CARACAS (Reuters) – Venezuela’s ruling Socialist Party has vowed that a newly elected legislative super-body will begin passing laws quickly after a vote that was boycotted by the opposition and slammed by foreign governments as an affront to democracy.
At least 10 people were killed in protests on Sunday by opponents of unpopular leftist President Nicolas Maduro, who insists the new “constituent assembly” will bring peace after four months of protests that have killed more than 120 people.
The country’s CNE elections authority said 8.1 million voters went to the polls on Sunday. The opposition estimated only 2.5 million ballots were cast.
Maduro’s critics characterized the election as a naked power grab meant to keep him in office despite repudiation over an economic crisis that has spurred malnutrition and left citizens struggling to obtain basic products in the nation of about 30 million people.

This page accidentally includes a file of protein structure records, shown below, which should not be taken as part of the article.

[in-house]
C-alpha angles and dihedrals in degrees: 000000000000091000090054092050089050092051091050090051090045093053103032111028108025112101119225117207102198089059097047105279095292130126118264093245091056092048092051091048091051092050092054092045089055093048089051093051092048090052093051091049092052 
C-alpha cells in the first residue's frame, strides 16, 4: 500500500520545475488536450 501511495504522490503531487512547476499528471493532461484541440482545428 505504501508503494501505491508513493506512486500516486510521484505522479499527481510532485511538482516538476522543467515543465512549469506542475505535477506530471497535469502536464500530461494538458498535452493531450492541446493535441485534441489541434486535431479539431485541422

The vote could exacerbate those economic woes if the United States – the top market for Venezuelan oil – follows through on threats of economic sanctions, and could sow doubts among investors about the legitimacy of financing deals backed by the new assembly.
“The constituent assembly will start its work right away,” Diosdado Cabello, deputy head of the Socialist Party, told a post-election rally in Caracas that featured singers, dancers and culminated after midnight in the announcement of the official vote count and a fiery speech by Maduro.
“Good morning Venezuela. We have a constituent assembly!” he shouted. “I ask our countrymen to close ranks so that the assembly can be a place of dialogue.”
On Sunday, the U.S. State Department vowed “strong swift actions against the architects of authoritarianism” that, according to U.S. officials, will involve sanctions on the oil sector.